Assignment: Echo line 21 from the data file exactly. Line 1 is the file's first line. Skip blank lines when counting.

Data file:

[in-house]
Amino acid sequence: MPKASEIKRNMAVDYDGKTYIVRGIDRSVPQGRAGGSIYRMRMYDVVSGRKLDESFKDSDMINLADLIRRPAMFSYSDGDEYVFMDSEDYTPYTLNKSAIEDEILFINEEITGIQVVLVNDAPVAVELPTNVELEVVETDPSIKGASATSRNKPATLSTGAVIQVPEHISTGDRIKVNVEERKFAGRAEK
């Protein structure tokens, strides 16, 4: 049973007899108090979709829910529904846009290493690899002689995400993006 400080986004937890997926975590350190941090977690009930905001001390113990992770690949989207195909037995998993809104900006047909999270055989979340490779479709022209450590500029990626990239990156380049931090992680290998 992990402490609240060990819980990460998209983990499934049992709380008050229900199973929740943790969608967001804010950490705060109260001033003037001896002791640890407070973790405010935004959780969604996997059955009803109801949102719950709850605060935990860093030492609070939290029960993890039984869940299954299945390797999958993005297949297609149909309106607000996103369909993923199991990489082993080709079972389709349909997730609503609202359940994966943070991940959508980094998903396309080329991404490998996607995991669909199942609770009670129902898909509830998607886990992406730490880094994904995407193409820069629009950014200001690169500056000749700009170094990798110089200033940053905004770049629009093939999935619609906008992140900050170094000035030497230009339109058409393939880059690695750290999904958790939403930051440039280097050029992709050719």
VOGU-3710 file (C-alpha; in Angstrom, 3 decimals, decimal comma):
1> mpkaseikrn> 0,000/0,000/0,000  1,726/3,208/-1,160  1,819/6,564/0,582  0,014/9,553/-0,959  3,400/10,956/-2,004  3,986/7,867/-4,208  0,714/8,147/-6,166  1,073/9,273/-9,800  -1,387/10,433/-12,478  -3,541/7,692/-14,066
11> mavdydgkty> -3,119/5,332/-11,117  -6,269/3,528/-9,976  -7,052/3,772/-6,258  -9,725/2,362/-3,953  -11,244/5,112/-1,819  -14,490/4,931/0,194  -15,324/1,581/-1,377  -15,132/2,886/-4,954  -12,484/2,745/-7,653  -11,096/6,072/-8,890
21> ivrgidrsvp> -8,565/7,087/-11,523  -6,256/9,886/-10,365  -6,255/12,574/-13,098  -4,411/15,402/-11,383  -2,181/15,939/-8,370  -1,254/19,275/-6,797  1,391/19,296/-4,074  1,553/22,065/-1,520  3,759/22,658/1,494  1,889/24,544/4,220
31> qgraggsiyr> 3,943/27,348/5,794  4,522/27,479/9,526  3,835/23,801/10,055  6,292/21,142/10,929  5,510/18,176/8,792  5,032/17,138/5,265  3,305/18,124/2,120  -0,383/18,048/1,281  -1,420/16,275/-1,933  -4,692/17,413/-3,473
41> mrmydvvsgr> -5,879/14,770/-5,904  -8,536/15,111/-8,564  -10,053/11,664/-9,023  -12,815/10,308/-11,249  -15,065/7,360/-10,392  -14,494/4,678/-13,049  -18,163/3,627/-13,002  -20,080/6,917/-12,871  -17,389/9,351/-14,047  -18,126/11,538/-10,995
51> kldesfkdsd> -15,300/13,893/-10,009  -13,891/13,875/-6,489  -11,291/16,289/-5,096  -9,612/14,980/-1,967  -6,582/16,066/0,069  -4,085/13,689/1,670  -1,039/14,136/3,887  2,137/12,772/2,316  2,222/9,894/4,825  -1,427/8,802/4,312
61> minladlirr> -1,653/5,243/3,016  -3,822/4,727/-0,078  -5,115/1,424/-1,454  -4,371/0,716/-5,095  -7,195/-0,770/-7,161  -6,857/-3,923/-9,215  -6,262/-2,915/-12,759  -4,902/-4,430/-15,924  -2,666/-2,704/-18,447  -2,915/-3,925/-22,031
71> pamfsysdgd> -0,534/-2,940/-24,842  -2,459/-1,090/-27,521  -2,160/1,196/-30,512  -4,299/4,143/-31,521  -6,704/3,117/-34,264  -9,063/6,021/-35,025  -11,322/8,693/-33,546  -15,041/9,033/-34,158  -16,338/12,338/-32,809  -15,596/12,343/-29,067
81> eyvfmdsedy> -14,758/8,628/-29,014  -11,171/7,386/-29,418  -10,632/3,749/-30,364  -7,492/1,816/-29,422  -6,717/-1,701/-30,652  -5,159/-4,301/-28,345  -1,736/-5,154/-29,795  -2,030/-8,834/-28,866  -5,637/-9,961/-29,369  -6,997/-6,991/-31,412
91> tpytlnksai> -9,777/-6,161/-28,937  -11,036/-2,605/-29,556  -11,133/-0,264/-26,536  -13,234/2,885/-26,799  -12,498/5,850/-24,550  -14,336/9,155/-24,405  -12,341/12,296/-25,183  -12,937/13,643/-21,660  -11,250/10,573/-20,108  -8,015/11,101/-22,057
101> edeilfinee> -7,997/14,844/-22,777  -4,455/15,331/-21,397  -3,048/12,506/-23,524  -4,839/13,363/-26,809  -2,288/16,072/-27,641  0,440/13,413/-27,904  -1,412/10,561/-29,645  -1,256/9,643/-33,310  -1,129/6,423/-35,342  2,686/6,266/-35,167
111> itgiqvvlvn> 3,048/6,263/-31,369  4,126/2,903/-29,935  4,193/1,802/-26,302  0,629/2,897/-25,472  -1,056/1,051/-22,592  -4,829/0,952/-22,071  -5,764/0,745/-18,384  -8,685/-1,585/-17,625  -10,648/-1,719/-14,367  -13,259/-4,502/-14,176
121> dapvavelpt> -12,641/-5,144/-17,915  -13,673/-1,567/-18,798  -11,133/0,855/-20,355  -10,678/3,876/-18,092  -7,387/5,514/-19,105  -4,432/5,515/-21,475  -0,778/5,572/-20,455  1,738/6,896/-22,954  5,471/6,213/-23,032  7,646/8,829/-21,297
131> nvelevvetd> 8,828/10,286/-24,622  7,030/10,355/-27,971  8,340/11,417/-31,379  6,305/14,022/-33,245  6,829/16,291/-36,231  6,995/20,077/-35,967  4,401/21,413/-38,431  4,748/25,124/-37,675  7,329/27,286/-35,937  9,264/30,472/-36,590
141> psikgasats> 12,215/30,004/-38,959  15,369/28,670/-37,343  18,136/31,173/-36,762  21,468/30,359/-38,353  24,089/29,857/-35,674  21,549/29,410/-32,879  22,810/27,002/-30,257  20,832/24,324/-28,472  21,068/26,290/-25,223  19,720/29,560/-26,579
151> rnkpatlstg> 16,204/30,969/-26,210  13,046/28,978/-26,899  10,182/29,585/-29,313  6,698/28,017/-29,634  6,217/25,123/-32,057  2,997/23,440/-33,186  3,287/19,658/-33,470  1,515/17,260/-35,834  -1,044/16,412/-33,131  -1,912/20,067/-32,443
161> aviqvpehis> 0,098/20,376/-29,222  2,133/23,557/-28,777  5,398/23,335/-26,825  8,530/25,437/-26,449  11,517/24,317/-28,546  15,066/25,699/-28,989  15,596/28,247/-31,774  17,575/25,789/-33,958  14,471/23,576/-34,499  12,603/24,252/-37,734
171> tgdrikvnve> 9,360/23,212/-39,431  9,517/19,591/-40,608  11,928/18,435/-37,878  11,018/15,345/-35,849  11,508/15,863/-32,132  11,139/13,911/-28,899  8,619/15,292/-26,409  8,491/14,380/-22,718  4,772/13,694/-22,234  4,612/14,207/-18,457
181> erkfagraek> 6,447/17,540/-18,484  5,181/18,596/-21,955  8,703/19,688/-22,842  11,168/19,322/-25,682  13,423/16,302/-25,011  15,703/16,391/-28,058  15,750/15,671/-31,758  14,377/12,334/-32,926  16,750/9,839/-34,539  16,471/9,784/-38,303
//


161> aviqvpehis> 0,098/20,376/-29,222  2,133/23,557/-28,777  5,398/23,335/-26,825  8,530/25,437/-26,449  11,517/24,317/-28,546  15,066/25,699/-28,989  15,596/28,247/-31,774  17,575/25,789/-33,958  14,471/23,576/-34,499  12,603/24,252/-37,734